The Gophers are expecting an emotional series with a team on the rise.

"They're obviously an improved team," said Gophers coach Don Lucia. "They're having some success thanks in part to some good play from their blue line, with (Jeff) Likens and (Ryan) Suter and (Dan) Boeser back at full strength. And they'll certainly be excited to play us, with this being their first home WCHA series."


• Pucks met politics last Saturday night in Grand Forks when North Dakota Governor John Hoeven hosted Minnesota Governor Tim Pawlenty in a Ralph Engelstad Arena suite, and the pair of Republicans watched the Fighting Sioux beat the Gophers. At the rink's grand opening in 2001, Hoeven spoke at center ice before that Sioux-Gopher encounter and said that he had challenged then-Minnesota Governor Jesse Ventura to a bet on the outcome. Ventura, who rarely watches hockey, declined Hoeven's offer of a wager and thereby lost out on some premium North Dakota bison steaks when the Gophers won the game. In sharp contrast to hockey-ignorant Ventura, Pawlenty is proving to be one of the more accomplished hockey jock sniffers in state history. On Veteran's Day, Pawlenty (who played j.v. hockey in high school) skated at the grand opening of a new arena in Sartell, Minn., and was on-ice at the Wild game that evening as the team honored Minnesota's soldiers.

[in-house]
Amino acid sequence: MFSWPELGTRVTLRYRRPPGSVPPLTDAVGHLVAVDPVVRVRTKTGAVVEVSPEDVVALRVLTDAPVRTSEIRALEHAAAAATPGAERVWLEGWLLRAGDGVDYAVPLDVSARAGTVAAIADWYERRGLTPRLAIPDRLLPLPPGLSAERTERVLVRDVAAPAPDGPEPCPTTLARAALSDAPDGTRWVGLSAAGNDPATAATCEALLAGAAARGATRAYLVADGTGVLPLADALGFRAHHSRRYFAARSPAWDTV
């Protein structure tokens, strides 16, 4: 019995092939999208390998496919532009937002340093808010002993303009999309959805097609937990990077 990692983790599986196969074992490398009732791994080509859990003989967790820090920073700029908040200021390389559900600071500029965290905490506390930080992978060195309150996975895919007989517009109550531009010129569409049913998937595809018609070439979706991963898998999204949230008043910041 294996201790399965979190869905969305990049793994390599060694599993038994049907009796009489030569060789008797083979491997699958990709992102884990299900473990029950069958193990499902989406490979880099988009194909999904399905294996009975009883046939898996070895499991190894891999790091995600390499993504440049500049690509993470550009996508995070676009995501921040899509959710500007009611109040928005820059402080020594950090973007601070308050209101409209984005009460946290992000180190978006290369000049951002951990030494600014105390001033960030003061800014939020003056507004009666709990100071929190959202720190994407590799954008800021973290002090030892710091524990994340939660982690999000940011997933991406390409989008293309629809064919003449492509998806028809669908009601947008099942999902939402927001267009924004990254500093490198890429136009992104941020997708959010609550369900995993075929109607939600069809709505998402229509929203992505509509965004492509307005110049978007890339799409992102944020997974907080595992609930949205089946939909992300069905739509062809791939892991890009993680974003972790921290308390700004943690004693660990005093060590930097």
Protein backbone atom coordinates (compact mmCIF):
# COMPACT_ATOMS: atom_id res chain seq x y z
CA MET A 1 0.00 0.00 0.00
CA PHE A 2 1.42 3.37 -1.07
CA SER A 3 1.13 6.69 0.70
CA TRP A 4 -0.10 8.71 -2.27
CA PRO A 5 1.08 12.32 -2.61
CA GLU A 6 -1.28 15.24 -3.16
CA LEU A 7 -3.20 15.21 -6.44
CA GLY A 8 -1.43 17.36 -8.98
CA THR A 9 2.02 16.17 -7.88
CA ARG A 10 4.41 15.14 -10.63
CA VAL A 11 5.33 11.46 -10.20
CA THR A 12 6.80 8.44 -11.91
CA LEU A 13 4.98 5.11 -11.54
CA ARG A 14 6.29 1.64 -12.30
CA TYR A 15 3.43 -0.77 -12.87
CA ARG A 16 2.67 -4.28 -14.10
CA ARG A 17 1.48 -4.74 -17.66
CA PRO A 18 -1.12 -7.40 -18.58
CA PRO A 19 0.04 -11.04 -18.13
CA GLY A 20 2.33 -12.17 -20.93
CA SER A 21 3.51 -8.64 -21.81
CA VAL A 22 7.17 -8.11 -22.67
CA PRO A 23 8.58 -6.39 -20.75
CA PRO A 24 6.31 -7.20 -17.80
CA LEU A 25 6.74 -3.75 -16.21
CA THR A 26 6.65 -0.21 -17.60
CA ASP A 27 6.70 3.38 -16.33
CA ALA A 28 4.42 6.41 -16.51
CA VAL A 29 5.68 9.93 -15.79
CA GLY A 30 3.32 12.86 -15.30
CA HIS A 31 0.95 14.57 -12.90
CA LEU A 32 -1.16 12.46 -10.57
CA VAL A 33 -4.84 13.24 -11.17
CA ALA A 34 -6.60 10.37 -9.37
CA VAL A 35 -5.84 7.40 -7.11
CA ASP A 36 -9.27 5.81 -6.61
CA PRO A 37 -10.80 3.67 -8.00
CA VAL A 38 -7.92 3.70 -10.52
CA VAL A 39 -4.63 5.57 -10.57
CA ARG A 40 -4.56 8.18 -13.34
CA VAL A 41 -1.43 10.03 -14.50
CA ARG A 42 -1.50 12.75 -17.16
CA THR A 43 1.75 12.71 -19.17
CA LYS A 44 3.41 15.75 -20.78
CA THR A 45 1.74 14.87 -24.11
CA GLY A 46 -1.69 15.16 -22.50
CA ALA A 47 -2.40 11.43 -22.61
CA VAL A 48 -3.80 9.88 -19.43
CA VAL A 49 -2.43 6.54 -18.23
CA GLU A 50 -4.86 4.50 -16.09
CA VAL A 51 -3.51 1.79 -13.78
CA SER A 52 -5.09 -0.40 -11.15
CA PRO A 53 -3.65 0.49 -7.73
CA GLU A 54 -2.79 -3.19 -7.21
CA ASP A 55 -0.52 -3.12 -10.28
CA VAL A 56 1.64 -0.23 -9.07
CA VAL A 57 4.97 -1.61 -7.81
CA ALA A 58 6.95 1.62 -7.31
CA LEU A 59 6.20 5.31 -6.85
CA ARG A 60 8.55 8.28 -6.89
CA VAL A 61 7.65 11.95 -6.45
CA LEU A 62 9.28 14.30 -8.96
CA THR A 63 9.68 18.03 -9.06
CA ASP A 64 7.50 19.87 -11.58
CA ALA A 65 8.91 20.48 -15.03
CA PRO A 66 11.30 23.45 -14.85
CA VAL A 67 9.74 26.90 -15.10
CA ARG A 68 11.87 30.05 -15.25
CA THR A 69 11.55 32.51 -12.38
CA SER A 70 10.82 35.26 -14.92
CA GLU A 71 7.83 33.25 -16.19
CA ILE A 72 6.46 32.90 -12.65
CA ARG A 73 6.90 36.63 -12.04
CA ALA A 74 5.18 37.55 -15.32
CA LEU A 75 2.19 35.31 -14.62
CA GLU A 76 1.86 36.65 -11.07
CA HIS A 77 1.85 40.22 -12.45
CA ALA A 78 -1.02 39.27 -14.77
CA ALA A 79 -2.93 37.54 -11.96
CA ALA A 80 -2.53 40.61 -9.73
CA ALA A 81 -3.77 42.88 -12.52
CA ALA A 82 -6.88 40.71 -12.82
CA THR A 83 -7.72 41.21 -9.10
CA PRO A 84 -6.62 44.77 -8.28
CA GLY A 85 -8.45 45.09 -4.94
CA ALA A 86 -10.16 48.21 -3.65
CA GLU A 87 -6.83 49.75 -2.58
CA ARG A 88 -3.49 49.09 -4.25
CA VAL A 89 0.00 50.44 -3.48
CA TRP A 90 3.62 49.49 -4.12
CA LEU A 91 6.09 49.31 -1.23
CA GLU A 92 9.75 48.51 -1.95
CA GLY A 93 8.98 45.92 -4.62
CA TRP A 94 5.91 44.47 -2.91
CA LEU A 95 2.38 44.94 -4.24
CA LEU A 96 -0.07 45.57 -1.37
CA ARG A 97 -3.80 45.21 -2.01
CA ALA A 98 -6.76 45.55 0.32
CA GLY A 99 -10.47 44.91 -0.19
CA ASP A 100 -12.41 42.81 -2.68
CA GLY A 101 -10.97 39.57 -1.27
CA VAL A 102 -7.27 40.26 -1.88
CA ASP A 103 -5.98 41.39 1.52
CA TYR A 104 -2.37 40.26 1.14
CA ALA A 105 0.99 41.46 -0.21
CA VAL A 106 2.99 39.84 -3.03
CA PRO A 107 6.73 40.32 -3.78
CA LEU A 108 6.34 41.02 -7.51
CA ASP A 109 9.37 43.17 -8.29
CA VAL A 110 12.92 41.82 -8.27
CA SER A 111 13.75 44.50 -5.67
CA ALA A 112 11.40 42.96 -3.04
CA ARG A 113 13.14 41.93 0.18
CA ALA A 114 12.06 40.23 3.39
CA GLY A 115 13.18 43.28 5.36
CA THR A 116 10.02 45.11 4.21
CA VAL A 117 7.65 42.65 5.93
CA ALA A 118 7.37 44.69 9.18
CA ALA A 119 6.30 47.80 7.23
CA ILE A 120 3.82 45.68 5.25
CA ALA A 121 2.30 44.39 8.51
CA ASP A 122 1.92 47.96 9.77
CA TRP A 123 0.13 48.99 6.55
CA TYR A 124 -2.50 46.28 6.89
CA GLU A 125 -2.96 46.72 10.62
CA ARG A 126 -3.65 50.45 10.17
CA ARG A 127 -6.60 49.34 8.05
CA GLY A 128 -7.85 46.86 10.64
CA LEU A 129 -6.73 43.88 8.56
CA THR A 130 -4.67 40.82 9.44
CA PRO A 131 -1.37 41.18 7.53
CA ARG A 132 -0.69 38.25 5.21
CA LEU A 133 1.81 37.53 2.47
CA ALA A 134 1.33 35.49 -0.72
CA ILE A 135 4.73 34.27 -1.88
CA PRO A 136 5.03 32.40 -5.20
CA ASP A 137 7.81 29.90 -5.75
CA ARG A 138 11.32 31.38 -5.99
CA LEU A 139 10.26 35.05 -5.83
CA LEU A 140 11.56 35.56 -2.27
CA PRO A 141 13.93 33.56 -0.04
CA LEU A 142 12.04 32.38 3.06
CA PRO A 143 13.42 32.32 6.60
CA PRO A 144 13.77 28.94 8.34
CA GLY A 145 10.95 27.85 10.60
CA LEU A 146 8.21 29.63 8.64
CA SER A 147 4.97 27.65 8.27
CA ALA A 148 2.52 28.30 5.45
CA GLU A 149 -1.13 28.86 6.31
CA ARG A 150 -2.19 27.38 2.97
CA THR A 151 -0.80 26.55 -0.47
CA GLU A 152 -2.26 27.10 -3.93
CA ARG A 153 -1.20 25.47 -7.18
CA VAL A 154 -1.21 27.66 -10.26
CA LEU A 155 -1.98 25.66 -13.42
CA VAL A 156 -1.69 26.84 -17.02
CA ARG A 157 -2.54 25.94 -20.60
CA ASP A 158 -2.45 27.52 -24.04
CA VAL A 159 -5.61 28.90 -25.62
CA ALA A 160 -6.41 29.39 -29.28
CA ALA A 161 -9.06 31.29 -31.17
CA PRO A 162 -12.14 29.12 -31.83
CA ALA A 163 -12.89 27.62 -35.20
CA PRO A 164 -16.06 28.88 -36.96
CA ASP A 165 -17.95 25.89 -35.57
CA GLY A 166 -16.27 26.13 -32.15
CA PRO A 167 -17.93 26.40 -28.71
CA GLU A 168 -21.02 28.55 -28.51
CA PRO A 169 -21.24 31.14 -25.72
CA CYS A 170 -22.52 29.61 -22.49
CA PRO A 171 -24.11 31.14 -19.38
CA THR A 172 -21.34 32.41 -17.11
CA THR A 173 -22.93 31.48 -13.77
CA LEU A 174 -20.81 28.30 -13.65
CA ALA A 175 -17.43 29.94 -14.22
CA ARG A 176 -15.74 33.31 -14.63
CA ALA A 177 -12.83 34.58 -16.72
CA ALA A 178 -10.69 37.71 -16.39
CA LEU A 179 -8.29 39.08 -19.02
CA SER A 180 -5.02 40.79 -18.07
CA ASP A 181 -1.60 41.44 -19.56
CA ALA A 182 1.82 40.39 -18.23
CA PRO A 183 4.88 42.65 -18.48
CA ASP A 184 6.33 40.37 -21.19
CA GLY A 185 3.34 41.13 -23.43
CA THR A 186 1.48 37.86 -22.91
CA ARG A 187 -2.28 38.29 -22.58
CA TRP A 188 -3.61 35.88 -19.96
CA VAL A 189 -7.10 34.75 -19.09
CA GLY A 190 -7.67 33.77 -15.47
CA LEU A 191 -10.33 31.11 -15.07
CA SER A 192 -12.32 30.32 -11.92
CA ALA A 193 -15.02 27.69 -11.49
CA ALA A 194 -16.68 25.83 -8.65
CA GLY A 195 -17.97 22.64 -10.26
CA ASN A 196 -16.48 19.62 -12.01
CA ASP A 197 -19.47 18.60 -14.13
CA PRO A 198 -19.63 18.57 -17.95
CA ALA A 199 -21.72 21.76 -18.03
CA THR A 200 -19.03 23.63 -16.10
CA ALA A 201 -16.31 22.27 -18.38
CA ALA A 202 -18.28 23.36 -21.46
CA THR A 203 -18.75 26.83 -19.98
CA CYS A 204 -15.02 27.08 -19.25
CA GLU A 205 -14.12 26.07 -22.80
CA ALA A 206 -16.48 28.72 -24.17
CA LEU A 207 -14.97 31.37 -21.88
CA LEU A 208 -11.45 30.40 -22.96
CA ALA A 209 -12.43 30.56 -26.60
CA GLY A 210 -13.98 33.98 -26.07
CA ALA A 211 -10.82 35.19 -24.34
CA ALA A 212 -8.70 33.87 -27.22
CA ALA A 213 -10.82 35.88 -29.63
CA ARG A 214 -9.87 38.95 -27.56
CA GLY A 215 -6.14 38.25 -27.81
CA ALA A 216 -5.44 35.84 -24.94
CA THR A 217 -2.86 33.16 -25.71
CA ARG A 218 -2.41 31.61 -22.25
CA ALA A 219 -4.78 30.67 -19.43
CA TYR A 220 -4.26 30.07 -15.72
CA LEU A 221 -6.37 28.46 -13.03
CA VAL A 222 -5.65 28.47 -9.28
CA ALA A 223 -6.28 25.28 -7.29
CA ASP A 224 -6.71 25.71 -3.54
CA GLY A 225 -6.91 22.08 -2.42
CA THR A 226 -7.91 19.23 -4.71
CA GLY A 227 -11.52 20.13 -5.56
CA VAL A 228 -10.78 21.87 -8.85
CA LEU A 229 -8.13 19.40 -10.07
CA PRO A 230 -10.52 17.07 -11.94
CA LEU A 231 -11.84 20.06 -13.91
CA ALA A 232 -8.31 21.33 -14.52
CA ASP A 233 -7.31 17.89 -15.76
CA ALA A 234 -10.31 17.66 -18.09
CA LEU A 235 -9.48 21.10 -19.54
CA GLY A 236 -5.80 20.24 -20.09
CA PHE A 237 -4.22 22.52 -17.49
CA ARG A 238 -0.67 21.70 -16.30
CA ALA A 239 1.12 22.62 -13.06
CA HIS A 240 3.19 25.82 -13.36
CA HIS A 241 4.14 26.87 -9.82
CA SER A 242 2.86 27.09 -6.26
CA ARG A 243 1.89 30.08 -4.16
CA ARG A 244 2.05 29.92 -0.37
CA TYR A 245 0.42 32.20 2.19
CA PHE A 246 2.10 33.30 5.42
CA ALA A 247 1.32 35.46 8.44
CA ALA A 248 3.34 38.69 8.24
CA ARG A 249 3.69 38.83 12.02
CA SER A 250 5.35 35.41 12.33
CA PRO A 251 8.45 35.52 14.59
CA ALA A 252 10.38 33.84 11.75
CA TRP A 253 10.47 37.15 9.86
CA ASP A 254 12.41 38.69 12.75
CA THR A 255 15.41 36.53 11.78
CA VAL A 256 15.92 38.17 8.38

• If you think the Colorado College Tigers aren't thankful for their current bye week, you haven't seen their list of injuries. Star sophomore Brett Sterling was one of three regulars missing from the roster last weekend when the Tigers salvaged a split with arch-rival Denver. Sterling was injured in October during CC's two-game series at Clarkson. He is slowly healing after breaking a bone between the thumb and the wrist in his right hand, and is expected back in the lineup in December. The latest addition to the CC injured list is senior wing and captain Colin Stuart, who separated a shoulder early in the second period in last Friday's 5-2 loss to Denver. The Tigers already were playing without Sterling and freshman center Brandon Polich, who suffered a lacerated spleen while skating against Alaska Fairbanks in October. Stuart and Polich are expected to be out for at least two more weeks.